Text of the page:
How To Get A Police Clearance Certificate

How To Get A Police Clearance Certificate

If you are attempting to get a passport or immigrate into the United States, you are going to need to obtain a police clearance certificate. Whether you are currently residing in the USA for 6 months, or are intending to come into the United States, there are certain steps you need to take to obtain police clearance from the FBI.

To start, you are going to need to have your fingerprints taken.

Dusting for fingerprints.

If you live outside of the United States, you’re going to need to contact an FBI agency office to obtain a fingerprint form, but you cannot contact any FBI office. Instead, you’re going to need to contact the FBI field office listed below:

FBI, CJIS Division

1000 Custer Hollow Road

Clarksburg, West Virginia 26306

If you live inside the United States, you can also contact your local police department or a regional office of the DMV. Private agencies that are registered with the FBI and can submit your fingerprints are also able to take your prints for passport use.

You do need to specify that your fingerprints are being used specifically for obtaining a passport or to immigrate out of the United States and into another country.

If you live outside of the United States, when you show up to have your fingerprints taken at your specified local agency you are going to need to provide a photo ID, along with your existing passport (if you have one), and a letter from the Consulate or Embassy.

You will be required to provide your full legal name, including your maiden name, your date of birth and place of birth, sexual gender, your social security number (if available), your race and the reasons you are requesting fingerprints and records.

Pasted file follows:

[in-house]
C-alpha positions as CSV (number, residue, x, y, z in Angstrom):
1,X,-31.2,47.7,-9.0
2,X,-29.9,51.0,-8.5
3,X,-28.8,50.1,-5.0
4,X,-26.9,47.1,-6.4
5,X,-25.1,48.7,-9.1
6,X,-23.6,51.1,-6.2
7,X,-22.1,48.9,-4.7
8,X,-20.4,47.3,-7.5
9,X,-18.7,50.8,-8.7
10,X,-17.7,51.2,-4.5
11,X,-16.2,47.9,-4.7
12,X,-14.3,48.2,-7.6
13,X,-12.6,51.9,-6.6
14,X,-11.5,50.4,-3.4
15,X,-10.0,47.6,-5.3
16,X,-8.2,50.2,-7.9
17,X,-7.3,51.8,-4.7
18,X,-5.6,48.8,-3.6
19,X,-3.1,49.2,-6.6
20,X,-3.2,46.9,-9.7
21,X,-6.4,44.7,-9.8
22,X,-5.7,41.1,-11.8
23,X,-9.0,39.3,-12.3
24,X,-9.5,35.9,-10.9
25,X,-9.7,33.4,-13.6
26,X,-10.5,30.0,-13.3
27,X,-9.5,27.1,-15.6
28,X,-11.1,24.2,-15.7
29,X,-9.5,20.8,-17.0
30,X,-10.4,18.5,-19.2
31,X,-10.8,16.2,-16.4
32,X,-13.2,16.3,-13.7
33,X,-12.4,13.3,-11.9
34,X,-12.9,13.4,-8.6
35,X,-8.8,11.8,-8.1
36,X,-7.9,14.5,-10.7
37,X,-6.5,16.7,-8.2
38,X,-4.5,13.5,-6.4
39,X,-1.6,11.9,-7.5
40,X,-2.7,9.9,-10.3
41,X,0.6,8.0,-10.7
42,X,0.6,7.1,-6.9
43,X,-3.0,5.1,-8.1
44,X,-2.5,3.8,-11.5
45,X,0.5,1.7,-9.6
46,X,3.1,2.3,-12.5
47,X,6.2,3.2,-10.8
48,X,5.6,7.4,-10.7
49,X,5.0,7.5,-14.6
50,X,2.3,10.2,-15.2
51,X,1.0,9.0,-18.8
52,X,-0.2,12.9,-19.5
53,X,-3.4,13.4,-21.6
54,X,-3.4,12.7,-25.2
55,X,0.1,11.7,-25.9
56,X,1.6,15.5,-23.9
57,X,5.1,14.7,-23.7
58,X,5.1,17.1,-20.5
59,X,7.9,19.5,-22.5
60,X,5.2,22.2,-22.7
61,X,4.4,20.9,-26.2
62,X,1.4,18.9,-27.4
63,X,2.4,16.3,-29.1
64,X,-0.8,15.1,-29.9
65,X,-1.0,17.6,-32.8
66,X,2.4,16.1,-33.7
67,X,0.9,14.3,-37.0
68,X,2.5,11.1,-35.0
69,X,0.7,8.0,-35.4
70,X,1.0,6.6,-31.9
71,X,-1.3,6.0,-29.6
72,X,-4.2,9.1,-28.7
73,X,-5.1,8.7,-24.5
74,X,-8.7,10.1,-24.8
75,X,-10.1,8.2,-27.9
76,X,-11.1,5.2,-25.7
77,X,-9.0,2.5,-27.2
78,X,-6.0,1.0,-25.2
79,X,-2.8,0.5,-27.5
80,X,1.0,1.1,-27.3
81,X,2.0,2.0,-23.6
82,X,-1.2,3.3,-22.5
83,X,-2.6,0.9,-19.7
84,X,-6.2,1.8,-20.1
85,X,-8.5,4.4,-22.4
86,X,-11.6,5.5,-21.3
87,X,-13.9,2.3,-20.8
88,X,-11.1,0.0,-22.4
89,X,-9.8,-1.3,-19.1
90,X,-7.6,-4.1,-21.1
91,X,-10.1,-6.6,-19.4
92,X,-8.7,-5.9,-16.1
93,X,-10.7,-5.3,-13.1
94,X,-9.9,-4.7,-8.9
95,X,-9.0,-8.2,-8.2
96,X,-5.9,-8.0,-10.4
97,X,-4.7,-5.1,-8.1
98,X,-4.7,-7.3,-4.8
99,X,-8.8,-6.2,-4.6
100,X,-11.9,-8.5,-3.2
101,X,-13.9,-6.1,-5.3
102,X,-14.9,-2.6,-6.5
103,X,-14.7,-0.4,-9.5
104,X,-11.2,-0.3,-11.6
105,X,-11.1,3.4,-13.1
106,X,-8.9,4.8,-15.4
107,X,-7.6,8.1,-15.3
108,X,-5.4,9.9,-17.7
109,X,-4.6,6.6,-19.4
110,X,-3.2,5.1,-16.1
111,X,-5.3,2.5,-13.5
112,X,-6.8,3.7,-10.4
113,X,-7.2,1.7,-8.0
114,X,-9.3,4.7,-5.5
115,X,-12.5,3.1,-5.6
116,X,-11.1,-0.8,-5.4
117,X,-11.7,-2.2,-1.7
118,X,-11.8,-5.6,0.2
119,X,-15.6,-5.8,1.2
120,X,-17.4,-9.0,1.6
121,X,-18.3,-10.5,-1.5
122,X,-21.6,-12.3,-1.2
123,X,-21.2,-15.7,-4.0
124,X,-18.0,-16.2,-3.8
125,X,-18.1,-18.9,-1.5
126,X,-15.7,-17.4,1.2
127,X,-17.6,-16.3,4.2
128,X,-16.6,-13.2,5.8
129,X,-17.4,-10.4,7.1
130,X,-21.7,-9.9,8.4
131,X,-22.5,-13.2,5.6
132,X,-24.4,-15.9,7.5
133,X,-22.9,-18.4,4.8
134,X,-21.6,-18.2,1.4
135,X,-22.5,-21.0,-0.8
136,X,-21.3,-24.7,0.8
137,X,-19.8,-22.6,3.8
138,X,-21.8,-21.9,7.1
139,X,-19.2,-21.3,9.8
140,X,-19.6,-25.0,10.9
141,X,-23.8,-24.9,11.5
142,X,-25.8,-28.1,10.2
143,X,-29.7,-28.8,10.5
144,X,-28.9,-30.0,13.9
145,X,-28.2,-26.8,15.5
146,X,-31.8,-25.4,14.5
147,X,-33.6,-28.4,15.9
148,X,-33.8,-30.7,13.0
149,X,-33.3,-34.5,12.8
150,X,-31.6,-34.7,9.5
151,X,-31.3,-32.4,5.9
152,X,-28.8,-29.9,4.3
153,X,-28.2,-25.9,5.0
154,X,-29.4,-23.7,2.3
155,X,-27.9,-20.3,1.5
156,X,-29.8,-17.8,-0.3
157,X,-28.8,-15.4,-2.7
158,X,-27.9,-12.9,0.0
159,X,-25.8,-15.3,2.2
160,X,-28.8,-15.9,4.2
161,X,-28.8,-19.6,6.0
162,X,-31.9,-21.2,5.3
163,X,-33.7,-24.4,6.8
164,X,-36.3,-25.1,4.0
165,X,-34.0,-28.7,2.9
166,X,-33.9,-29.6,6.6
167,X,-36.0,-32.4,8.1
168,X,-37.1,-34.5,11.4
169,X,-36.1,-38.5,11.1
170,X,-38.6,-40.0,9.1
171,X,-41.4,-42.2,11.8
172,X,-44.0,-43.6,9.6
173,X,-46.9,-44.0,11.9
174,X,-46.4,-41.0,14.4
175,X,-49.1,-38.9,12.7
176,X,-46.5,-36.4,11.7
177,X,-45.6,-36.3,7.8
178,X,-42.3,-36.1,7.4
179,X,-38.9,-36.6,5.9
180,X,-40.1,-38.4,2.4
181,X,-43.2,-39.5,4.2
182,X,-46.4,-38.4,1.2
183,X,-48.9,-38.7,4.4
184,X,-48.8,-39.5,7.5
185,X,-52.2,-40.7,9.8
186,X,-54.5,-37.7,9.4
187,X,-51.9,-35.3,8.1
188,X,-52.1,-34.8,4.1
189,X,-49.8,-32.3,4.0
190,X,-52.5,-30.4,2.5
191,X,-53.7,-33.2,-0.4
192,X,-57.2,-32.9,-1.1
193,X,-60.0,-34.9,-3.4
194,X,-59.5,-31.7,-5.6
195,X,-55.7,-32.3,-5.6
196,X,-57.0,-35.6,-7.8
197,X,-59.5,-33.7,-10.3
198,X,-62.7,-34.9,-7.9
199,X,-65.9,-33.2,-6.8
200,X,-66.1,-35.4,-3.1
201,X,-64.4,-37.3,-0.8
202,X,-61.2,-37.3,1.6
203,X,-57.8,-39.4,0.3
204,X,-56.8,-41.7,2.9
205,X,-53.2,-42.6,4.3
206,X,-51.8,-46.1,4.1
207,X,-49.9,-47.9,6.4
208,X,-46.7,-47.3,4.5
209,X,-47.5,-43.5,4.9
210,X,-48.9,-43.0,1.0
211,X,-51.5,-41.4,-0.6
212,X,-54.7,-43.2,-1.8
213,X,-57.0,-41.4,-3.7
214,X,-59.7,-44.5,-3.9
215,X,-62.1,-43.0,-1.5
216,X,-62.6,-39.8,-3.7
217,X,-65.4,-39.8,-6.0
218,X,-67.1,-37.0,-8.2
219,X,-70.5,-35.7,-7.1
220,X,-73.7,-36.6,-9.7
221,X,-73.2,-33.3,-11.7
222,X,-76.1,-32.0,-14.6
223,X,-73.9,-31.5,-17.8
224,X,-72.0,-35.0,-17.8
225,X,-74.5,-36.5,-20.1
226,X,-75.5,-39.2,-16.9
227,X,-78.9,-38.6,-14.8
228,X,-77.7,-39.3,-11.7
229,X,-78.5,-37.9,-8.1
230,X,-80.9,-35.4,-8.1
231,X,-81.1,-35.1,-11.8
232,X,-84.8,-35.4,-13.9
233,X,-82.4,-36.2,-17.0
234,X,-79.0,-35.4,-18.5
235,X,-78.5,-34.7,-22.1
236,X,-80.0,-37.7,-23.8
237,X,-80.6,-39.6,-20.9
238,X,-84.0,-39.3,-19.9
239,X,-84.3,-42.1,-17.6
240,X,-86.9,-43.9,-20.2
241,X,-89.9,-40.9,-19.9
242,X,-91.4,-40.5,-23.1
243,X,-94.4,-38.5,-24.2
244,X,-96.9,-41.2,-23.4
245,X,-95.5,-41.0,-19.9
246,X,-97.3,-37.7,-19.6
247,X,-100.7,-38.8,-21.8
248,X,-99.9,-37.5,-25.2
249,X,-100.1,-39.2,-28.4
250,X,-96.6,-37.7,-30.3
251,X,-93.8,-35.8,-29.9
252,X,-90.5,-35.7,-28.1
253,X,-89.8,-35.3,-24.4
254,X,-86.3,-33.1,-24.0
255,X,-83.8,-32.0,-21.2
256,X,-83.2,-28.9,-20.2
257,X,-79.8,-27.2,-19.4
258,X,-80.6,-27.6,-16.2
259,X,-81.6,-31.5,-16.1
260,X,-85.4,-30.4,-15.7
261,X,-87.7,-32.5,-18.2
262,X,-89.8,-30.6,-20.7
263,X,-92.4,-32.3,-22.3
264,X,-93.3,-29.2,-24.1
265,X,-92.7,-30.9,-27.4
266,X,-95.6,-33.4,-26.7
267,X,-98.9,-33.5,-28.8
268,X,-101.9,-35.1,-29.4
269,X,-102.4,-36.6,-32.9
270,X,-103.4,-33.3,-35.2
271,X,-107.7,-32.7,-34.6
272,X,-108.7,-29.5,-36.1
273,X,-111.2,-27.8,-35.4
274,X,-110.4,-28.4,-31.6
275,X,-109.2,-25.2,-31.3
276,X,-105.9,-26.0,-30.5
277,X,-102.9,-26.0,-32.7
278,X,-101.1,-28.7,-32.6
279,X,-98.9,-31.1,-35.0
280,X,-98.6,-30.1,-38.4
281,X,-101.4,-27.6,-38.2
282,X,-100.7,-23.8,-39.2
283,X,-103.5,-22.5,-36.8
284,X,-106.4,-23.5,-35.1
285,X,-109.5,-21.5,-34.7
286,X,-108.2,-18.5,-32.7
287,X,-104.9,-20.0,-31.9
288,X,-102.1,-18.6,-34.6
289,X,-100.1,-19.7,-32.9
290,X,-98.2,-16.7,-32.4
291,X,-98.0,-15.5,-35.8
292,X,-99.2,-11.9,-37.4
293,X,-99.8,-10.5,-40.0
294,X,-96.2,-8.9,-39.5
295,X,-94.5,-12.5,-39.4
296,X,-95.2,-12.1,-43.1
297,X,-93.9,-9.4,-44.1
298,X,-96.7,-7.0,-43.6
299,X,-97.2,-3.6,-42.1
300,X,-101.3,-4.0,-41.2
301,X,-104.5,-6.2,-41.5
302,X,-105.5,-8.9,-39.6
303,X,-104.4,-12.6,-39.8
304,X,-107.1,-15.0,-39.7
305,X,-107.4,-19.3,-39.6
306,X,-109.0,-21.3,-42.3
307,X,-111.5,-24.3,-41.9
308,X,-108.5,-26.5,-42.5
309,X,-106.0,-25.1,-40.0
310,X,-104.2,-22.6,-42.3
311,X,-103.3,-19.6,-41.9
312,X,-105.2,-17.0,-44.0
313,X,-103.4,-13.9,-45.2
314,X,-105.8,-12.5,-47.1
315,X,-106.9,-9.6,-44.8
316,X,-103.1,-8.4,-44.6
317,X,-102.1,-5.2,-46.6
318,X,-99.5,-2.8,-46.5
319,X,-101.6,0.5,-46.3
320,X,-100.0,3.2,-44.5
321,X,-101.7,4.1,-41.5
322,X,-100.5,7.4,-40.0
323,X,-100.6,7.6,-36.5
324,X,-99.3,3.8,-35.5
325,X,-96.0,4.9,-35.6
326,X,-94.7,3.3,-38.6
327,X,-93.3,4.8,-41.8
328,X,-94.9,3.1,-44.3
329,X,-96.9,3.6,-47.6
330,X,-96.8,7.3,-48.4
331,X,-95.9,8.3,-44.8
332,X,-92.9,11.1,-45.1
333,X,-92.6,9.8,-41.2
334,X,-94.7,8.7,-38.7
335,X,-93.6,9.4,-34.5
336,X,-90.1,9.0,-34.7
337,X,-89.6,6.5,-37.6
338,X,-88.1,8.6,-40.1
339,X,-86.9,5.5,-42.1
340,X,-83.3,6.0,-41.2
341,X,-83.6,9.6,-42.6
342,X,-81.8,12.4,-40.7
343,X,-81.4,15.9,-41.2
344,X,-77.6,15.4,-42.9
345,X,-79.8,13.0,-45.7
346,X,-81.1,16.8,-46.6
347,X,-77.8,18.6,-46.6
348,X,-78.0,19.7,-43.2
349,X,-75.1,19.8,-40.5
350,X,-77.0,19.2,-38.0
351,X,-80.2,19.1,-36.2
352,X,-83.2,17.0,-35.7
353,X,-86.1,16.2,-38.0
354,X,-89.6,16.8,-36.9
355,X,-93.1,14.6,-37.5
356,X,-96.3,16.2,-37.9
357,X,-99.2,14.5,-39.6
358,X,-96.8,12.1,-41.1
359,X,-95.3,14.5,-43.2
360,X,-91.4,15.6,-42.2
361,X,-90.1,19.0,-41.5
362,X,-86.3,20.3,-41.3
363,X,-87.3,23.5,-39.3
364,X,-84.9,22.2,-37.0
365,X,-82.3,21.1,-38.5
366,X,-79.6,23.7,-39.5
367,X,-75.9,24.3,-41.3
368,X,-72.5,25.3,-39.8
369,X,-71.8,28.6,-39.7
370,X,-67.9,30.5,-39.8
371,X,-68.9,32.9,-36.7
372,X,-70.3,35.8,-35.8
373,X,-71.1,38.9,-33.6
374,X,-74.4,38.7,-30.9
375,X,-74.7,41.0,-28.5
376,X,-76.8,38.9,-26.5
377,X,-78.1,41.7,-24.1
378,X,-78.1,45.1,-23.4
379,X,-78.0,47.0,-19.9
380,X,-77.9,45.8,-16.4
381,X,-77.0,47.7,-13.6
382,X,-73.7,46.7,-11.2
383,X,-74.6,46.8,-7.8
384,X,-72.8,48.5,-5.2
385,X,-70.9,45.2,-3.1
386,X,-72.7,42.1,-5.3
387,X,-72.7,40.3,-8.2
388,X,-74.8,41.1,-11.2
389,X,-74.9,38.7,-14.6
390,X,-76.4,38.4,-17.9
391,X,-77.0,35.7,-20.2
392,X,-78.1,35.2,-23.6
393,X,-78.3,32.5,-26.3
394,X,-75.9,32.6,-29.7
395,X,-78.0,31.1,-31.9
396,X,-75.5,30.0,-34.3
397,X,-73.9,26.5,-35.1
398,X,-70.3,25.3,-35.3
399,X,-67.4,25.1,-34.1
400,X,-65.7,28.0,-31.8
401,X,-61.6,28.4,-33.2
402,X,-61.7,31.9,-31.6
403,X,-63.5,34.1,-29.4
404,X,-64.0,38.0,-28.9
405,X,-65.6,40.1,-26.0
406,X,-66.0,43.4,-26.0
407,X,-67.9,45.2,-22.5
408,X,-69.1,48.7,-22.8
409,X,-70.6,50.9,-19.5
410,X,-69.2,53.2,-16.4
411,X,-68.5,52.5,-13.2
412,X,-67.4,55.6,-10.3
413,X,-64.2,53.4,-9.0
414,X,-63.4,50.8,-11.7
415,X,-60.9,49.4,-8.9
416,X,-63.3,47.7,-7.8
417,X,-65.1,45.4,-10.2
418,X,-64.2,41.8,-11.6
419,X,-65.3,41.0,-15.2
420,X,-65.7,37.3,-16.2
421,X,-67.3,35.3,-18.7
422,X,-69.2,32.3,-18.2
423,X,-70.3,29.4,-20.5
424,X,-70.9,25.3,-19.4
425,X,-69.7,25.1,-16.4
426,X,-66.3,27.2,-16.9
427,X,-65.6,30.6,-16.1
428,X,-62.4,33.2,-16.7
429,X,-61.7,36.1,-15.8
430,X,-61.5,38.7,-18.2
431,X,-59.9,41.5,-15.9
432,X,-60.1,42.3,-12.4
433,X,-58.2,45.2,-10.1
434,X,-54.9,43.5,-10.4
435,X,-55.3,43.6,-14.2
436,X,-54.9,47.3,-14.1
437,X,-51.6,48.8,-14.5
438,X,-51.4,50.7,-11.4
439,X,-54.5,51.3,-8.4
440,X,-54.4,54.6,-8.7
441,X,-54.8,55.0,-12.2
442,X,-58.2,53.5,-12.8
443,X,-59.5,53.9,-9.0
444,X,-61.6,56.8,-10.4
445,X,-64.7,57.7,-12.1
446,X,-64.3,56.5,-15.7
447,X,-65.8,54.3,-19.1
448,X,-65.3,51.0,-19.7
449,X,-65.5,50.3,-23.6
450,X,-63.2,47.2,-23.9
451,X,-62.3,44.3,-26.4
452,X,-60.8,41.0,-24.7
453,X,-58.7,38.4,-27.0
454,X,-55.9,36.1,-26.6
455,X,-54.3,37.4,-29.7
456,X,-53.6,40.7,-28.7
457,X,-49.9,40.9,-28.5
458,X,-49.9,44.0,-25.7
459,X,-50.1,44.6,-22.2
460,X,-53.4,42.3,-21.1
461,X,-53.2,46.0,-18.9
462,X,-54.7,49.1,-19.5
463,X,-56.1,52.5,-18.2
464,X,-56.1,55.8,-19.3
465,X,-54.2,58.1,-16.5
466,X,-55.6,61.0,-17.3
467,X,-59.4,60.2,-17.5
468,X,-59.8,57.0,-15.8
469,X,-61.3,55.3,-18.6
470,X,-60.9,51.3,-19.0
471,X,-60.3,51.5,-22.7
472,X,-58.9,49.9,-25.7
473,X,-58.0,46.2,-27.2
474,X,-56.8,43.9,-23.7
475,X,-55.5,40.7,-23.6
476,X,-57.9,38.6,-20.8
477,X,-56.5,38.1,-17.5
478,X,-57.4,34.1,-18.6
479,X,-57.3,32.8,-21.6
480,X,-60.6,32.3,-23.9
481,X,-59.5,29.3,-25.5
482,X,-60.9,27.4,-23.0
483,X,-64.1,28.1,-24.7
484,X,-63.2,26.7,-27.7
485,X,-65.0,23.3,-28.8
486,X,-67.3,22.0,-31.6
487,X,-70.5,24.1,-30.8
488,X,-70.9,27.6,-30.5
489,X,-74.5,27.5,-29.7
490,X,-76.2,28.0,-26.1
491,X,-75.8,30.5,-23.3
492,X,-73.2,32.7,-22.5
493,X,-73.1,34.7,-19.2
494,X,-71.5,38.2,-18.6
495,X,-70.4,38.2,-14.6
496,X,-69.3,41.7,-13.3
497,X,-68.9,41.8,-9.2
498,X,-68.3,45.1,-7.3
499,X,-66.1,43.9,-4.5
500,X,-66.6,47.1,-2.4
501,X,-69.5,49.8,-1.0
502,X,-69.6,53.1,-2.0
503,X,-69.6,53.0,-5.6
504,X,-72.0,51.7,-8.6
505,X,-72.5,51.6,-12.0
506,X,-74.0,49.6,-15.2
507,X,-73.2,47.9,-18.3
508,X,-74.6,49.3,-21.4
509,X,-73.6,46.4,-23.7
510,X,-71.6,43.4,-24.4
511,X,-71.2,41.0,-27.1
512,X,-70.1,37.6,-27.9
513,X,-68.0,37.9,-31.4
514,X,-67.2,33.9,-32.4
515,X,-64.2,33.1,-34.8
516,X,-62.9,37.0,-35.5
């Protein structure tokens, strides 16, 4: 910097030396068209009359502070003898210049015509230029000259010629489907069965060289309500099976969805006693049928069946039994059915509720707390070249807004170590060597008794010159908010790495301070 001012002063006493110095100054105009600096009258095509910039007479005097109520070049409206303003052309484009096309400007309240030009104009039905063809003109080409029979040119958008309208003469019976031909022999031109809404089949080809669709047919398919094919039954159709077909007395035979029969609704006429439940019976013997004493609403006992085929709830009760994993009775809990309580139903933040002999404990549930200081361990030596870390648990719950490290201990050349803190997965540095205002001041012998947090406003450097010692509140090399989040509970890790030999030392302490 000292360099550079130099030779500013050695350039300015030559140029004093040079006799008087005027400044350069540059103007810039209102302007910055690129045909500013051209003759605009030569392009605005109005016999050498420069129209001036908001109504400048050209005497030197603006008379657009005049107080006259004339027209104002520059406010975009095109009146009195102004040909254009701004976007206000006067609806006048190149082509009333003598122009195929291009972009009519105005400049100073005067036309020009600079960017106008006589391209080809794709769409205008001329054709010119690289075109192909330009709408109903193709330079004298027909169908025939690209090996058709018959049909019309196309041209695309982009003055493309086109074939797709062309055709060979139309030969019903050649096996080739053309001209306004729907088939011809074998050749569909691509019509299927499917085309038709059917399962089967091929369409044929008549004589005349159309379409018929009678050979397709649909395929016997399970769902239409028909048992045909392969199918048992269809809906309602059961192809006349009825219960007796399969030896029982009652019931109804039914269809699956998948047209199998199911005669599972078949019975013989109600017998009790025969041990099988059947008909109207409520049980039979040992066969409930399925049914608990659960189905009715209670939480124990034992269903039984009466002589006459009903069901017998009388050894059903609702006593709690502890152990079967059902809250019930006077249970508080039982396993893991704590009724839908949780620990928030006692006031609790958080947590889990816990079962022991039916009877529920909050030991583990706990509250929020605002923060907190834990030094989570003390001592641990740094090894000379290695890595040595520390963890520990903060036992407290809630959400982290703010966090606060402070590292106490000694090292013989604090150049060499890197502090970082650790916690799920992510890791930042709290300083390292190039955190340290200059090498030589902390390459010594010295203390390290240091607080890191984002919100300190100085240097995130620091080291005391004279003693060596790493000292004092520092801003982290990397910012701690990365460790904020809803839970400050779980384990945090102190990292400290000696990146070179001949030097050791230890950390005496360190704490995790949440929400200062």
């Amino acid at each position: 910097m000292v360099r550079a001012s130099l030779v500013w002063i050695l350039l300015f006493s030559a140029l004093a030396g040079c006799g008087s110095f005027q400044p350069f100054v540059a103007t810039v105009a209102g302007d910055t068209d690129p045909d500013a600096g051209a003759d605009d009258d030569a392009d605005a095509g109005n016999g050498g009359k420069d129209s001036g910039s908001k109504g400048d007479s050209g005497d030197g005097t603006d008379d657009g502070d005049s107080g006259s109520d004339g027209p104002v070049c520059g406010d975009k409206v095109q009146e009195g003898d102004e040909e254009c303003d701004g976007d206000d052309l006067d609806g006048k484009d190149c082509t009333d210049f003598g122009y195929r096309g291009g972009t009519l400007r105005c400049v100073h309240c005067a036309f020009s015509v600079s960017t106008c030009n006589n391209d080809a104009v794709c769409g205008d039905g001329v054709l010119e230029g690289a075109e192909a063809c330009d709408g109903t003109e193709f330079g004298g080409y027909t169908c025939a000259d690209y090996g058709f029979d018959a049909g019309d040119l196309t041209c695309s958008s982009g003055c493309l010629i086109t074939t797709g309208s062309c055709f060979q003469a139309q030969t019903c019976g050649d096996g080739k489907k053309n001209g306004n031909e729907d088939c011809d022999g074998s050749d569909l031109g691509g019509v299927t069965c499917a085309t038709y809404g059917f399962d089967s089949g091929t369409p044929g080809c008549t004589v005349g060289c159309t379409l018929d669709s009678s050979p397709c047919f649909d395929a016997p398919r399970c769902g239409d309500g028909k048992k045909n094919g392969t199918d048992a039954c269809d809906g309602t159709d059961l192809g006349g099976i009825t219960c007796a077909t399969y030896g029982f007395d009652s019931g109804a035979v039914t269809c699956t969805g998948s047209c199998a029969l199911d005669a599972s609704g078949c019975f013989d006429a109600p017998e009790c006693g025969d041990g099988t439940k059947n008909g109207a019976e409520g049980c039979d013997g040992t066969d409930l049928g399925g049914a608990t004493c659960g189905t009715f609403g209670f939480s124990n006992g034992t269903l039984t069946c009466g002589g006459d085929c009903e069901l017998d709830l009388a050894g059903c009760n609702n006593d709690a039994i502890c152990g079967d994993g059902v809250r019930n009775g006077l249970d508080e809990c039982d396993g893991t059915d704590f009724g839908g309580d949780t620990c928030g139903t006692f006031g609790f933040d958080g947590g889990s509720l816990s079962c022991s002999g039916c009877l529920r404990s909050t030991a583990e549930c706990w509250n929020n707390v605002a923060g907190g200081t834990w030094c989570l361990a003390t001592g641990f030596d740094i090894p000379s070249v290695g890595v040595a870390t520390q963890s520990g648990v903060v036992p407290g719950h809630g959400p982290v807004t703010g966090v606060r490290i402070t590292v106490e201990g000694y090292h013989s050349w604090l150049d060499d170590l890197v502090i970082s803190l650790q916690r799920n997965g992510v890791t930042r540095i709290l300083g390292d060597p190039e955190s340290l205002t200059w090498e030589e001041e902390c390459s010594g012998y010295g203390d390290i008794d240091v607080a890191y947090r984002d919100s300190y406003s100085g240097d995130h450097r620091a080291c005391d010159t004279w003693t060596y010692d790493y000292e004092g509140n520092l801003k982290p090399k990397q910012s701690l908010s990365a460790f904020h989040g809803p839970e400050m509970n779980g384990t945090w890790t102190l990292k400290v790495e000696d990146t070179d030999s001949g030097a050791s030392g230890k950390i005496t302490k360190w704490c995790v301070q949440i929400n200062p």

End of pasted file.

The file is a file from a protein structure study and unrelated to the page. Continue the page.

Fingerprint records, once received, should be forwarded to the address above, along with a certified check for $18 made payable to the United States Treasury.

Processing generally takes between 6 to 8 weeks, and the FBI will send the results of their checks by mail to the address you’ve supplied. The results you receive can be used as your police clearance certificate.

Once received, you will need to send the cards and attached documents to your Consulate or Embassy. Please note that you must supply the original documents. Keep a set of photocopied records for your own file, but the local agencies do not accept photocopies as proof of your completion.

If You Are A Citizen Of The United States...

You have two different options.

First, you will need to download the clearance certificate application form from the FBI’s website or submit your request through mail. You will then need to submit your application form along with your fingerprints to the FBI, with a certified check.

You can also apply through an FBI approved channeler that will deliver the information you’ve submitted to the FBI. They can collect your application, your fingerprint records, along with the fees you’ll be required to pay and submit the documents to the FBI.

If You Are Not A Citizen Of The United States...